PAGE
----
levelling links can be seen in Fig. 2. These are the nearest
points of the REGID geodetic network (Berrocoso et al.
2006). The geodetic network consists of twelve stations on
Deception Island situated around Port Foster (Berrocoso
et al. 2008), which are provided with WGS-84 geodetic
co-ordinates with respect to the International Terrestrial
Reference Frame 2000 (Altamimi et al. 2002). Both
geodetic stations have absolute co-ordinates accurate to
1 mm (Table III). Data from GPS surveys have been
processed using Bernese (Dach et al. 2007) and data from
the IGS station OHIG, situated at the Chilean O’Higgins
Station on the Antarctic Peninsula, were used for the
adjustment of the network.
Pressure measurements were connected to fixed
benchmarks ashore. The most direct method is to install a
long staff alongside the instrument zeroed to its datum
level, and the part of the staff protruding from the water is
read from a theodolite onshore (Unesco 1988). It was very
difficult to use this method, and it was only possible for the
tidal gauge installed at Deception Island (DECMAR). The
staff had to be removed to prevent its damage by sea ice, so
no further measurements were possible during the experiment.
The alternative used was to compare simultaneous readings
of the sea level against a shore based tide staff which had
previously been levelled to a benchmark, and the pressure
sensor. The shore based tidal gauge benchmark was supported
by a network of auxiliary markers to guard against damage
and loss. At DECMAR and LIVMAR stations, sea levels were
measured with a visual tide staff and optical level. These
measurements were obtained simultaneously with the tidal
records and referenced to the TGBM. In the case of Deception
Island (DECMAR), measurements were made for one hour,
every ten minutes, in a total of 14 days distributed during the
entire period of recording of the tidal gauge. Measurements at
LIVMAR station were made at the beginning and end of the
tidal recording period (two days). The measurements were
made only on days with no wind and calm sea: no sea level
observations were made on days when the height of waves
made it difficult to read the tide staff. For these measurements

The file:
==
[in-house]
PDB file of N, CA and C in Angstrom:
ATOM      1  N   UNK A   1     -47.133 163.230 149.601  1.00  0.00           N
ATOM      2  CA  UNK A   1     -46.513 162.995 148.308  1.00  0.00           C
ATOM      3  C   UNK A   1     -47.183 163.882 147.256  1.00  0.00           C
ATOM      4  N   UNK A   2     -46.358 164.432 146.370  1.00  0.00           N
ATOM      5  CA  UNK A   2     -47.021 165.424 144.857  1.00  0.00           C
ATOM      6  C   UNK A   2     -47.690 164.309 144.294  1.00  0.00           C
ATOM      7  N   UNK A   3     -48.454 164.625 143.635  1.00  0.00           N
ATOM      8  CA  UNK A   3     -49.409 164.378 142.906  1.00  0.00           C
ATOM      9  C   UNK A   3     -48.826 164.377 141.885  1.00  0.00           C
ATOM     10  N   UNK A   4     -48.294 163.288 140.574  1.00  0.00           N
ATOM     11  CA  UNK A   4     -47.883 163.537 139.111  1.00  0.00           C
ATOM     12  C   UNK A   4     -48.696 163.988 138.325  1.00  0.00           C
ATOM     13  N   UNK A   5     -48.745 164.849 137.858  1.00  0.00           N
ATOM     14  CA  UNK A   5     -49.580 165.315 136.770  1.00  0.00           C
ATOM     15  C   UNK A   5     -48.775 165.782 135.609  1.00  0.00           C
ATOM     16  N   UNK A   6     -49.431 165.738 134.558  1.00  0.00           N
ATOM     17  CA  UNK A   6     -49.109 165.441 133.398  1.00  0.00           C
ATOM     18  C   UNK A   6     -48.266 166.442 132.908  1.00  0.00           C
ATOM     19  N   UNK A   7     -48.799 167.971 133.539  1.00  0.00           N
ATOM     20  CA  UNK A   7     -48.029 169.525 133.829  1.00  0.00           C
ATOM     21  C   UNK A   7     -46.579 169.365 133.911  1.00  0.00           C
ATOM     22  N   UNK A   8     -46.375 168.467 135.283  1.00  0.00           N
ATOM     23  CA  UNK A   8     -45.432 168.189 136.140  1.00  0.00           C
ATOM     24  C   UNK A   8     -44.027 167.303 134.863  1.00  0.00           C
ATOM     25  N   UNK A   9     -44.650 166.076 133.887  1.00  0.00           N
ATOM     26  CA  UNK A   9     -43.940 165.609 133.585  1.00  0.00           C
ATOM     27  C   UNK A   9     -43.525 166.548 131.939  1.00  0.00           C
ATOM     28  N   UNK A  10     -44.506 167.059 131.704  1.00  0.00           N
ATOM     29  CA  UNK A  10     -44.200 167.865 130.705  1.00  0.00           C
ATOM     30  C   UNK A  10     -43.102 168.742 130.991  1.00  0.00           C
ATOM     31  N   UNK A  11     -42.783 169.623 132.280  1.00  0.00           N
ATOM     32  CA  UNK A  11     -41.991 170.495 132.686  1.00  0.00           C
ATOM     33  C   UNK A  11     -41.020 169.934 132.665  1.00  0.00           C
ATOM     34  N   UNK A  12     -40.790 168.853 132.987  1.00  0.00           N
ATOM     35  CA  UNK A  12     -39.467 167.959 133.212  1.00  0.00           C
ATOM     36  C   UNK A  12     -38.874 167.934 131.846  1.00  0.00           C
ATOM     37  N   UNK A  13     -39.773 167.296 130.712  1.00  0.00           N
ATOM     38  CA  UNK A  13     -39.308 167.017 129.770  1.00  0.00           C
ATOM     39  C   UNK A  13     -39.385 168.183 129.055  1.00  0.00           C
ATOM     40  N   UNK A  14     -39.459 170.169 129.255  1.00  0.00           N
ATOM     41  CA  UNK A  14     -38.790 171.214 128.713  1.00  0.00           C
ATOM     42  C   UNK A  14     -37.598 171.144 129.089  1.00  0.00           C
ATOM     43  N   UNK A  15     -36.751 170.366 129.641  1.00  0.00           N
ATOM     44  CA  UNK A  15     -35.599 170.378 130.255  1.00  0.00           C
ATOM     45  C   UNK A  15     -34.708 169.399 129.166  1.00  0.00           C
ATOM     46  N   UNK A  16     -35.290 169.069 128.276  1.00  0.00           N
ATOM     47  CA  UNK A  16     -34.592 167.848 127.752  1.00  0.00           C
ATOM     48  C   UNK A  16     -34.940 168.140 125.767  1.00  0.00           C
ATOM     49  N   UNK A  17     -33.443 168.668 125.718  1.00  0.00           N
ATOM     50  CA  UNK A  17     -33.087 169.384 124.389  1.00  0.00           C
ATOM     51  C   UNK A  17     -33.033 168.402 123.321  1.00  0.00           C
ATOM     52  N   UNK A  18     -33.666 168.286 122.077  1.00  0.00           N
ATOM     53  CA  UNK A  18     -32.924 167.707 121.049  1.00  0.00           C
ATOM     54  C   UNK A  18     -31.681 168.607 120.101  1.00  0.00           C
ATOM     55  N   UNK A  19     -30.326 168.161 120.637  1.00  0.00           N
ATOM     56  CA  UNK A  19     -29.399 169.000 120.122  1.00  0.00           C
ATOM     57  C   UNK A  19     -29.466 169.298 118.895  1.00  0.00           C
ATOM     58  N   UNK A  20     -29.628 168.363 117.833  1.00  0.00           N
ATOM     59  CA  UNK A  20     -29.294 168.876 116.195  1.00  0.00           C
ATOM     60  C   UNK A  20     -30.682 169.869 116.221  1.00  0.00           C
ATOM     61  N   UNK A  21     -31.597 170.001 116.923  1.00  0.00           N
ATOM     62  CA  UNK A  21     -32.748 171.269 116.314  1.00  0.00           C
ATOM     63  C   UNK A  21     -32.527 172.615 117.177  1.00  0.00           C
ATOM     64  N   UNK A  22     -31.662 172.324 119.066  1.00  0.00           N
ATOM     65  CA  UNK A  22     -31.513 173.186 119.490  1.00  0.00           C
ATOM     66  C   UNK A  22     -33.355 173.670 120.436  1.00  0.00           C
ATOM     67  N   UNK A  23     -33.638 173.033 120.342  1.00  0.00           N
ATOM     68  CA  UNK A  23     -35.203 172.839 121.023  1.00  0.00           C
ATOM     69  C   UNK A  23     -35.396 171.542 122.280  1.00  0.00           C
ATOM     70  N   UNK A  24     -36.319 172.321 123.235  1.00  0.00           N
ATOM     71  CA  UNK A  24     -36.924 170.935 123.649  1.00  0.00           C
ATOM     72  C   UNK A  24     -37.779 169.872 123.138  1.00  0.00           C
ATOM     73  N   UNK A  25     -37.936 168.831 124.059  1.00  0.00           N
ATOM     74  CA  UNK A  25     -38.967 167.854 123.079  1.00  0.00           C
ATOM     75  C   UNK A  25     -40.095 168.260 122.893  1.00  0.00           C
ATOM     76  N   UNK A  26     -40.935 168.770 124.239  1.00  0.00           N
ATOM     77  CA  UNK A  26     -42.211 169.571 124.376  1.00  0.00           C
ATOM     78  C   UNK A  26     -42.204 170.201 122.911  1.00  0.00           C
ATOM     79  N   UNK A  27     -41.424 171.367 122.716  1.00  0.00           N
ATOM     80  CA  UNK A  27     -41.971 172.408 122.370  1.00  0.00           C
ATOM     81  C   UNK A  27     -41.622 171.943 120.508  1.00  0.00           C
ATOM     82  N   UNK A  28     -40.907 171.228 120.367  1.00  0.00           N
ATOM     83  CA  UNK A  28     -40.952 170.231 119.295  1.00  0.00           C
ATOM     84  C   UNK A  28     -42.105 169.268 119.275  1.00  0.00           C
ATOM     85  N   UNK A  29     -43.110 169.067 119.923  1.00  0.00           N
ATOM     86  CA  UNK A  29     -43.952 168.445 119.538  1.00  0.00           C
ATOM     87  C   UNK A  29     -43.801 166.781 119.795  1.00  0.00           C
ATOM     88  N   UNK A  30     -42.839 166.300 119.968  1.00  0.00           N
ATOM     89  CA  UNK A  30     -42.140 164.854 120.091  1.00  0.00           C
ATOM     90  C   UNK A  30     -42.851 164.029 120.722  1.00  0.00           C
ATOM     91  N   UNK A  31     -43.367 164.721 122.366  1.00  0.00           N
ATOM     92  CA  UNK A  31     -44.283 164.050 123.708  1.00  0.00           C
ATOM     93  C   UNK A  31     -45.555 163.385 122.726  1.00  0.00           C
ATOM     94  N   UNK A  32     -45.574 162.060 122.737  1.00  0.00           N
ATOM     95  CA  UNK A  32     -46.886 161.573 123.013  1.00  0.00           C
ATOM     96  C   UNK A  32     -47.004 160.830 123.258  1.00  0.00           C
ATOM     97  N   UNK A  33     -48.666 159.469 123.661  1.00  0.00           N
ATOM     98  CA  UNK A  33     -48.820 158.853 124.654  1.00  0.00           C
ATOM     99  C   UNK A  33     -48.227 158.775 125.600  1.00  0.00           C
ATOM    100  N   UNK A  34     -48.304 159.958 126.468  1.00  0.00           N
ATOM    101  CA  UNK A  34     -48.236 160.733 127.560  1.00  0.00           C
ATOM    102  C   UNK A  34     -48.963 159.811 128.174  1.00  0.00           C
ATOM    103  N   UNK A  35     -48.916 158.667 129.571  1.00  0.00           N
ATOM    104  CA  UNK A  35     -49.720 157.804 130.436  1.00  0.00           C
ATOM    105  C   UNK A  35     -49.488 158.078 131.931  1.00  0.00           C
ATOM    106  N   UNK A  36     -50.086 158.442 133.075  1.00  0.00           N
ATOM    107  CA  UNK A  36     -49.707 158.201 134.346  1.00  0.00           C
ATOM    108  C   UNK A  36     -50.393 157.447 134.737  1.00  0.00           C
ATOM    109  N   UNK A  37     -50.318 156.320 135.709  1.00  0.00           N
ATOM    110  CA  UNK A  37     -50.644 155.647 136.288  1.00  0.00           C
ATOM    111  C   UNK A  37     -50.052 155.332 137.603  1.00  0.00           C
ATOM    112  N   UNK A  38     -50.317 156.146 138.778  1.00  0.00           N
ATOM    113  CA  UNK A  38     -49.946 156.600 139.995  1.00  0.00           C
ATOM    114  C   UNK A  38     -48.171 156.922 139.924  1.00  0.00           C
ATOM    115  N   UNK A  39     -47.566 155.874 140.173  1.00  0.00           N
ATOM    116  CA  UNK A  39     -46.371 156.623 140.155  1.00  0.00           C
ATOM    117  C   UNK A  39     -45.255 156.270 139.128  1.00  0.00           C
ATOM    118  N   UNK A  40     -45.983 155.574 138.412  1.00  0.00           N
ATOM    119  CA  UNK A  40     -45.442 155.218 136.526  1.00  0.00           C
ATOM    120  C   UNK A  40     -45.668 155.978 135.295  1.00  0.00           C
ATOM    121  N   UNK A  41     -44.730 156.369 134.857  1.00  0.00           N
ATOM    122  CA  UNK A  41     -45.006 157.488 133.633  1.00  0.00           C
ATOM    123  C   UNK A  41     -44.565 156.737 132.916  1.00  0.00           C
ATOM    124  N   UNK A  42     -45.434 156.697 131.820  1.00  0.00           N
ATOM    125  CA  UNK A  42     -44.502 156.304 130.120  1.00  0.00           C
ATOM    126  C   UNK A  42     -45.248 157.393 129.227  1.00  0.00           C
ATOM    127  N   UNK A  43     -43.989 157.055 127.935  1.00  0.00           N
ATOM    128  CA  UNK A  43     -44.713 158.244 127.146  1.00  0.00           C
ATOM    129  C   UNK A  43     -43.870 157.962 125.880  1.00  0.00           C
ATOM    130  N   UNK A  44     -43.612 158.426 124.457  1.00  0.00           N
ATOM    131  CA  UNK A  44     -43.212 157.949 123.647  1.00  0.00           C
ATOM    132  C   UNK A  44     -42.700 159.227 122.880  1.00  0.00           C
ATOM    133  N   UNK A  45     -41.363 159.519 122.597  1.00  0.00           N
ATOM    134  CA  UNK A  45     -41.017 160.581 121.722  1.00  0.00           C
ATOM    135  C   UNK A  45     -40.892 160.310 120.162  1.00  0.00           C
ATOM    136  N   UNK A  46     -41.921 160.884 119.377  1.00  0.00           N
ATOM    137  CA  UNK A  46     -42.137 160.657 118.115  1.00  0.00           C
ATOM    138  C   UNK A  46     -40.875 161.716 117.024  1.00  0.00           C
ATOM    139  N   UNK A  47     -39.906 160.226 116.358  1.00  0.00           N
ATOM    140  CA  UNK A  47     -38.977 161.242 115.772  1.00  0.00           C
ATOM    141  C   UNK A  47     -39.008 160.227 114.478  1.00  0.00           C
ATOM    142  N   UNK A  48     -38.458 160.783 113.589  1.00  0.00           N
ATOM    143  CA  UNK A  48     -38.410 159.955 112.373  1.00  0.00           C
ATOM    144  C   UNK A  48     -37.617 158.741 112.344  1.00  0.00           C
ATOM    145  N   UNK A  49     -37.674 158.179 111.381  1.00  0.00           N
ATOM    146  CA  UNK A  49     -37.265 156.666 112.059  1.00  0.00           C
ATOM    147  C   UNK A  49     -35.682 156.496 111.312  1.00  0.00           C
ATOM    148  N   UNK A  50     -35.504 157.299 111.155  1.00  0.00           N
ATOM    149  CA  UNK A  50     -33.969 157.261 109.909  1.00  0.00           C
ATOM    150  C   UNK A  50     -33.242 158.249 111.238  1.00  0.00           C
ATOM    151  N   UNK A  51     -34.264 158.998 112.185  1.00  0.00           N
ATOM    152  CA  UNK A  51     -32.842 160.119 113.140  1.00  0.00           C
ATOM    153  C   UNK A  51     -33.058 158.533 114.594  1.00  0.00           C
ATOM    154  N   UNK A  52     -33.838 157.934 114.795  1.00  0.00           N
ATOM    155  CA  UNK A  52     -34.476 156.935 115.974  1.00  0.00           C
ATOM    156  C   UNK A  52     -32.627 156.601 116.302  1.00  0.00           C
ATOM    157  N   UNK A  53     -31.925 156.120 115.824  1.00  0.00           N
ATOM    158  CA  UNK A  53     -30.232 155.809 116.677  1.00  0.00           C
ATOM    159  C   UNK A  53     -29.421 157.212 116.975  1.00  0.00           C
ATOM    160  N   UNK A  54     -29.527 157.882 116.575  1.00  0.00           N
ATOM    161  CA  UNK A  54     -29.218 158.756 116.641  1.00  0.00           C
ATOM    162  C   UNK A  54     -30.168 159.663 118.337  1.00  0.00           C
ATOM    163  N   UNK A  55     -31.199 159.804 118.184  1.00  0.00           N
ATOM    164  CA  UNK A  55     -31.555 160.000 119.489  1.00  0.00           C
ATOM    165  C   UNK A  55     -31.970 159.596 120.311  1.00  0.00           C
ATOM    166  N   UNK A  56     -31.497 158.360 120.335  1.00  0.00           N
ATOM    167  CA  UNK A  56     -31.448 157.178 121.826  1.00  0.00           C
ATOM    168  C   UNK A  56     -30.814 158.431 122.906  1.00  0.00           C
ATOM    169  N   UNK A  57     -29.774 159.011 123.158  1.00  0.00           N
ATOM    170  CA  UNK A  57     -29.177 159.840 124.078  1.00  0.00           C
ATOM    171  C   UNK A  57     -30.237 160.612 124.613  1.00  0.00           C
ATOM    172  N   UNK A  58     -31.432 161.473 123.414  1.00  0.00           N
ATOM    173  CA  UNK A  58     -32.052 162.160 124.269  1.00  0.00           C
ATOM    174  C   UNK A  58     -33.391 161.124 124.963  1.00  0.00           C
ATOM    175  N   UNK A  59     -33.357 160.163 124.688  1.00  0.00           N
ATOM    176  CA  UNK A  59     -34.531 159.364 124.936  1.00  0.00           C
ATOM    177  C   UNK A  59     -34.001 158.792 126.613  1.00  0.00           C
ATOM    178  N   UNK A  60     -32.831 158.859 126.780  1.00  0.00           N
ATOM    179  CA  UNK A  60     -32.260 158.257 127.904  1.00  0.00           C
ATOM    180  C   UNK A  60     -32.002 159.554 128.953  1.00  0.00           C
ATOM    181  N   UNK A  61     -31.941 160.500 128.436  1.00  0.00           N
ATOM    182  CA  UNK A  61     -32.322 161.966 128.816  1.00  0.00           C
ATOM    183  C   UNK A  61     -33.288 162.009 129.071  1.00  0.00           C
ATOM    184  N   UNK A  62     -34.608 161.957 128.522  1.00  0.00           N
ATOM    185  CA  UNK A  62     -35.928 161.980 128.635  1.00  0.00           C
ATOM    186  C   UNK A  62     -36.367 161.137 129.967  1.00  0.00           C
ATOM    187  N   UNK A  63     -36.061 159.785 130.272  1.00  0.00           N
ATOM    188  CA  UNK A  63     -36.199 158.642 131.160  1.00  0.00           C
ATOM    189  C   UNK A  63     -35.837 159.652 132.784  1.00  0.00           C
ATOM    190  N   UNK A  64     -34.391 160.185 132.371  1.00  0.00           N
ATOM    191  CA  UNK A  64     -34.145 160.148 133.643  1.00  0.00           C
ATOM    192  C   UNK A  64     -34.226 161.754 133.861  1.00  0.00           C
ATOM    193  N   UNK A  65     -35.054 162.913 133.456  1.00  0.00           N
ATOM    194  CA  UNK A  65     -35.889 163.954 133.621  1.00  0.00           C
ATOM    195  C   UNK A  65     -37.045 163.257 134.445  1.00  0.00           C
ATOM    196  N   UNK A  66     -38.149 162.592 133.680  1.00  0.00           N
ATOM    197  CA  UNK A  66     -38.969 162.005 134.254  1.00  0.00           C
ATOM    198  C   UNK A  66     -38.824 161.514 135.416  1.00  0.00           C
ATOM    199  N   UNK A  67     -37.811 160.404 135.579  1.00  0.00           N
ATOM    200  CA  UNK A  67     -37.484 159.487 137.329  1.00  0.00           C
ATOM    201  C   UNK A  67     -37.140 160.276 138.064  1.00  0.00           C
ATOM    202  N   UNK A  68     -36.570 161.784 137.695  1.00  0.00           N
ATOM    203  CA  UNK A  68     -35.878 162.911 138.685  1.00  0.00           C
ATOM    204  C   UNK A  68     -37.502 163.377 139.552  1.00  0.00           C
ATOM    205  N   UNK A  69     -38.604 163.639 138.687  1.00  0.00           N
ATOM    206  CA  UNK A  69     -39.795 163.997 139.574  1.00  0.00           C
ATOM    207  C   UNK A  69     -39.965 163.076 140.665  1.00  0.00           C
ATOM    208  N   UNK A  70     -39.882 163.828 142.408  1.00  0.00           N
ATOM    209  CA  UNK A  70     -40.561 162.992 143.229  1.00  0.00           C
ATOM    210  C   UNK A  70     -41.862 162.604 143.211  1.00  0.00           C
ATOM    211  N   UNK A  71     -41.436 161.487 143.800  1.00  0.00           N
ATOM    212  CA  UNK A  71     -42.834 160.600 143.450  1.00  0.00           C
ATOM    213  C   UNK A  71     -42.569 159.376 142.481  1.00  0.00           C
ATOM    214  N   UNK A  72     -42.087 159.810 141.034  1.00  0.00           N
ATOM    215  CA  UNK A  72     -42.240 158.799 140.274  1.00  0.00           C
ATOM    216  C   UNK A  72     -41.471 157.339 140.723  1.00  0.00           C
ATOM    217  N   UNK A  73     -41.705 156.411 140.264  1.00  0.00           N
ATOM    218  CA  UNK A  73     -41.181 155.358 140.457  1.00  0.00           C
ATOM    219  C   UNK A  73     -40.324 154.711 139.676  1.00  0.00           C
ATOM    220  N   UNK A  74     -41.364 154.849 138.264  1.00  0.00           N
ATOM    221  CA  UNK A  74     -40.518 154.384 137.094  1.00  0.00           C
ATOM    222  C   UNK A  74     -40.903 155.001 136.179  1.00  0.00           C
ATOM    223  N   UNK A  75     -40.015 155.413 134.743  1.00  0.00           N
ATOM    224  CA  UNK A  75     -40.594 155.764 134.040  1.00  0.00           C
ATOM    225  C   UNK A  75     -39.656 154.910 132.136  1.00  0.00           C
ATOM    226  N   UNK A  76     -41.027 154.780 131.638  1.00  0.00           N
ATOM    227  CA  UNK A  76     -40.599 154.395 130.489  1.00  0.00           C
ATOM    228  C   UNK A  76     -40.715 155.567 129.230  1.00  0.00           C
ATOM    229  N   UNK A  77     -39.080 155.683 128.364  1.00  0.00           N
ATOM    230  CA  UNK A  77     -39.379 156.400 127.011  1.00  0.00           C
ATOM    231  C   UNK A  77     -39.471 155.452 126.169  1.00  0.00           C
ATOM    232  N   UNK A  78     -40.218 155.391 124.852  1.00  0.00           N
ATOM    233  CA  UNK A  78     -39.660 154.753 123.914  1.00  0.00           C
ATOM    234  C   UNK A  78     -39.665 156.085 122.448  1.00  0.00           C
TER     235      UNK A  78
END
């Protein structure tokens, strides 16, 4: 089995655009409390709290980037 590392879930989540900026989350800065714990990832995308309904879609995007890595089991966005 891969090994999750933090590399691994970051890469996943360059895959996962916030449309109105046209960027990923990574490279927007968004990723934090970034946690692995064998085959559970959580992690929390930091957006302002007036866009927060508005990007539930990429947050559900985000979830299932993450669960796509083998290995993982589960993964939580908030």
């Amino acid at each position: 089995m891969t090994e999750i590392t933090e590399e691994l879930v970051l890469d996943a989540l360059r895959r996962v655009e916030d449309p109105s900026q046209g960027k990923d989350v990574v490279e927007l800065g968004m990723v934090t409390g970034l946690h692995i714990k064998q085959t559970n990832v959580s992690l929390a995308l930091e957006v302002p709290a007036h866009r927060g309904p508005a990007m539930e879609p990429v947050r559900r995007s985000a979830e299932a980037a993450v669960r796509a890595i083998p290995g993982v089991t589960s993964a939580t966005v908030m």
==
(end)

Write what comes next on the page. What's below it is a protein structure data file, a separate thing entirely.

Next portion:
we also designed a perforated cylinder which allows a better
reading of the instantaneous level of the sea, by filtering out
small fluctuations in sea level (Fig. 2).
Table III. Position (WGS-84) of the benchmarks used at Livingston (BEJC) and Deception islands (COLA). Mean sea level (MSL) in metres referenced
to the GPS benchmarks, obtained during the campaign (Preg.) and for a reference atmospheric pressure of 990 mbar (Pref.).
GNSS station X Y Z s
X
s
Y
s
Z
MSL (m)
(m) (m) (m) (m) (m) (m) Preg. Pref.
BEJC 1451089.543 -2553226.299 -5642854.597 0.003 0.003 0.006 12.33 12.36
COLA 1424578.900 -2530853.317 -5659569.913 0.003 0.003 0.009 28.83 28.85
196 JUAN VIDAL et al.
During the experiment (from December 2007–March
2008) atmospheric pressure and air temperature data from
the National Institute of Meteorology (Spain) were recorded at
the Spanish Antarctic bases Gabriel de Castilla (Deception
Island) and Juan Carlos I (Livingston Island). The air pressure
at the Deception Island station ranged from a low of 961 hPa
on 19 February 2008 to a high of 1006 hPa on 18 December
2007. The mean air pressure recorded was 988 hPa, very
similar to the value of reference pressure used. Daily averaged
air temperatures at the Deception Island station were similar
to those measured during the same period at the Livingston
Island station, with minimum temperatures of -2.28Cand
maximum of 6.28C.
Analysis of data and setting of sea levels to REGID
network
Figure 3 shows the tide records obtained by the gauges
installed at the Deception and Livingston stations. The time
series show a maximum range, defined as the largest
difference between a maximum and the following minimum,
of 2.14 m at Livingston and 2.13 m at Deception. The record
from the Livingston Island station had to be corrected due to
vertical displacement of the pressure sensor. This displacement
occurred only once and corresponded to the sensor falling
inside the structure during maintenance work. We have
calculated the difference in height when the sensor changes
from vertical to horizontal position. This difference coincides